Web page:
get you. Why should an officer hinder you if you
are not blatantly breaking the law?"
Some students said the multitude of broken-up
parties and an increase of being pulled aside for
backpack checks fuels the perception of increased
police presence.
"What may be seen as a crackdown by student
perception, is not a crackdown. There are not more
cops around this fall than prior," said Ann Arbor

Police Department Sgt. Larry Jerue.
"There has been no directive in the AAPD to
crack down harder" Jerue said.
Department of Public Safety spokesperson
Elizabeth Hall said there have been some
changes in DPS policy, but there has not been a
specific increase or crackdown on campus
"The only change the DPS has made is we have
made it mandatory for there to be an officer in the
Diag area at all times" Hall said.
Jerue said AAPD's community-oriented polic-
ing practices may give students the impression of
more police on the street because of increased
interaction between police officers and communi-
ty members.
"Bikes, motorcycles, on-foot officers know their
area and know the people of the area well," he said.
The AAPD has a zero-tolerance type program,
Jerue said.
"We aren't cracking down more, we have

always had zero tolerance for alcohol incidents,
Jerue said. "We will always enforce these kinds of
programs of stopping students that appear to be
involved in underage drinking or have an open
container of alcohol.
"Alcohol-related incidents is often at the root of
most battery, domestic violence, date rapes and
other forms of violence. We have a pro-active
stance in stopping that cycle," Jerue said.
LSA sophomore Rupa Patel said she has seen
more cops taking action this year.
"I have seen more cops busting parties," Patel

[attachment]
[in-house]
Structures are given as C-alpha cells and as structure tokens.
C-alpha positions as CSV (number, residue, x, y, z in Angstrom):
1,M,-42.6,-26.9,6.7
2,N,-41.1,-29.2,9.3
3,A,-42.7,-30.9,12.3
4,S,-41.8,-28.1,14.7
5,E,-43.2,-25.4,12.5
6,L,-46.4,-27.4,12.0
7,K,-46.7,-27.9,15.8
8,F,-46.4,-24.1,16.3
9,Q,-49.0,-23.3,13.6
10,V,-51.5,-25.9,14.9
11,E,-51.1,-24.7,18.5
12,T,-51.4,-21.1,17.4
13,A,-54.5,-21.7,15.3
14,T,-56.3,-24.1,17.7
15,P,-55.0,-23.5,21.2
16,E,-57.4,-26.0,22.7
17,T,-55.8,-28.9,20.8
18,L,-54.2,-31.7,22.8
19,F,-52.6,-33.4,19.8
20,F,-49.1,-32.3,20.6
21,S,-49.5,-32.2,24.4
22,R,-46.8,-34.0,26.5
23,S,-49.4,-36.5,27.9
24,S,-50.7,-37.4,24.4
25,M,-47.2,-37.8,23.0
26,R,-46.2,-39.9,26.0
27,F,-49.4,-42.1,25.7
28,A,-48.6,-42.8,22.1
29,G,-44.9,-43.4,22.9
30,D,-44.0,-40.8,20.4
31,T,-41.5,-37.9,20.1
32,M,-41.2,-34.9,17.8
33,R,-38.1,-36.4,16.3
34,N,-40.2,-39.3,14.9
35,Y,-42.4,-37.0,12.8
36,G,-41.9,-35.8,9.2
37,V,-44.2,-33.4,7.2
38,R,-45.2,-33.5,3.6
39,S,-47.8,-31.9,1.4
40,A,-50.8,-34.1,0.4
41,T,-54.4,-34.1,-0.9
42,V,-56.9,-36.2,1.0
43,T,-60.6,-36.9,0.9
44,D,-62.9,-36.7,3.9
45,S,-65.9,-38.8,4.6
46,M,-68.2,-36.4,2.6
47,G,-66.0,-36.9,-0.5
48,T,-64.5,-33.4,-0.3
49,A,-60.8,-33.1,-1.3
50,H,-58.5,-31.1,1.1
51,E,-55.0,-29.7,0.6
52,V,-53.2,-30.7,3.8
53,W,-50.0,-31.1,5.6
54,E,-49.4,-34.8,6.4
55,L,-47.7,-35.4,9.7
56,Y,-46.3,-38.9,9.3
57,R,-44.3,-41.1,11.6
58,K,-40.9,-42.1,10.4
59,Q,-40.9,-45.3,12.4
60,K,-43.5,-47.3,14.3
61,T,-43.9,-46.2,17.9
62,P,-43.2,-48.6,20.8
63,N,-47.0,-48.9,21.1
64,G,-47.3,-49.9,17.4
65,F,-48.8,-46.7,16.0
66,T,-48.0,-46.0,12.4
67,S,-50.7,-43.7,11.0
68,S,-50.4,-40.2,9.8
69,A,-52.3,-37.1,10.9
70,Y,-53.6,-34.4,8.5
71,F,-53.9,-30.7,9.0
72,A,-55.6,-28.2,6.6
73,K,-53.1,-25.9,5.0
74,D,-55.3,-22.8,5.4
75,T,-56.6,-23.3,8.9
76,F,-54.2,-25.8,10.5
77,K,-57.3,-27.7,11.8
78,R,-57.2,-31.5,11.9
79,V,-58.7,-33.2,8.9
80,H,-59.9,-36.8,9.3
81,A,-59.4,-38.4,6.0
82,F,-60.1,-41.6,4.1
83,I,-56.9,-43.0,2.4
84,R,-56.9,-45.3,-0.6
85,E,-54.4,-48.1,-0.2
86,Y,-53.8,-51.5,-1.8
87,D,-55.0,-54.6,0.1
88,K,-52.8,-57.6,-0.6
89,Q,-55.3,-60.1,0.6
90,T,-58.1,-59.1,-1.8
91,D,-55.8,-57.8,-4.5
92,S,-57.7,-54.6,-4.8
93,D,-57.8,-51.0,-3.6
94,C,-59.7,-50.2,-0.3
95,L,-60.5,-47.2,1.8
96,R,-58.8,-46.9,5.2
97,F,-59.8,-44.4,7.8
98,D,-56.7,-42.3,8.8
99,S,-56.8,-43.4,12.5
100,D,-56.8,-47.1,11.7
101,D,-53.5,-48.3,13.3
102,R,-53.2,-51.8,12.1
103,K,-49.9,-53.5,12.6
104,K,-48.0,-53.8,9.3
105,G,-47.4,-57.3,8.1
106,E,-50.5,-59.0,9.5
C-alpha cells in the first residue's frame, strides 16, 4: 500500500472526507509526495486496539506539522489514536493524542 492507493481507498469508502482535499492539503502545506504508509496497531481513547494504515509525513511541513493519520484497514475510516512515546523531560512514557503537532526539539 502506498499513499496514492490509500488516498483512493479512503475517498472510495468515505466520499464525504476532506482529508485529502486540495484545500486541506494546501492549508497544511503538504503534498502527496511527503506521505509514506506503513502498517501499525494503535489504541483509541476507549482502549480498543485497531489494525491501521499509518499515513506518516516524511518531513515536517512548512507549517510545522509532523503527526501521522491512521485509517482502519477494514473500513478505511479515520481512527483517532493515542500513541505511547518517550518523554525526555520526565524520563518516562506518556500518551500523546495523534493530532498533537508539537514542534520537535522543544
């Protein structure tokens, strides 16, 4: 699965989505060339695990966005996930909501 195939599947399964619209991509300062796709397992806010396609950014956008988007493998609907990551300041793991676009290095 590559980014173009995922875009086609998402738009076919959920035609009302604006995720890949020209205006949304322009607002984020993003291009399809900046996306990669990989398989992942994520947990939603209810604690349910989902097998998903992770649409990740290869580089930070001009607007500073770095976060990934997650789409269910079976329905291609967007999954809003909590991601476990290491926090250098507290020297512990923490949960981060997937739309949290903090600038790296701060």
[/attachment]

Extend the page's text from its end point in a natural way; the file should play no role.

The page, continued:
said. "All these parties just keep getting busted."
In 1995, DPS formalized its Community
Oriented Policing Program, which is similar to
AAPD community policing practices.
"The COPP policing divides the area into dif-
ferent beats," Hall said. "Each officer is respon-
sible for a beat. A beat enables officers to foster
relationships with people in specific areas. That
way it ensures that specific needs and concerns

of the people in that area are appropriately met."
Part of safety policing is making policing visi-
ble, Hall said.
"There are an increase of police during football
Saturday, and certain times hen there are special
events;' Hall said.
What students see as an increase in more offi-
cers may be explained by the fact that officers arc
more visible in the fall than the winter' Hall said.
"In the fall, weather permits officers to be on
foot and bike patrol rather than in winter, when
officers are more likely to be in policing vehicles,"
Hall said.
Hall said special circumstances sometimes
force DPS to increase policing of a certain area.
"In 1994, when there was a serial rapist on cam-
pus, we had to re-evaluate our safety planning,"
Hall said. "We increased the control of the area of
crime. If we have reason to believe that it will be
of benefit to residents to increase our patrol of a
certain area, we will increase patrol."

'War on
By David Bricker
Daily Staff Reporter
The "War on Drugs," the often-used
catch phrase calling for the end of drug
use in the United States, can never be
won, 'ny two University researchers.
"I'm not wanting to be quoted as
saying that we can't do a whole lot to
minimize the damage that substance
does to a society, but the idea that
substance abuse is something new
and that we can get rid of it like a
virus or an infection is wrong," said
psychiatry Prof. Randolph Nesse.
Nesse and psychology Prof. Kent
Berridge collaborated to reach the
conclusion that modern methods of
fighting drug abuse are doomed to
fail. Their finding is presented this
month in a special issue of Science
devoted to the interaction between
drugs and the brain.
"Much of what you read in the
newspaper is vastly simplistic,"
Nesse said. "(Substance abuse) is
treated either as a disease or as a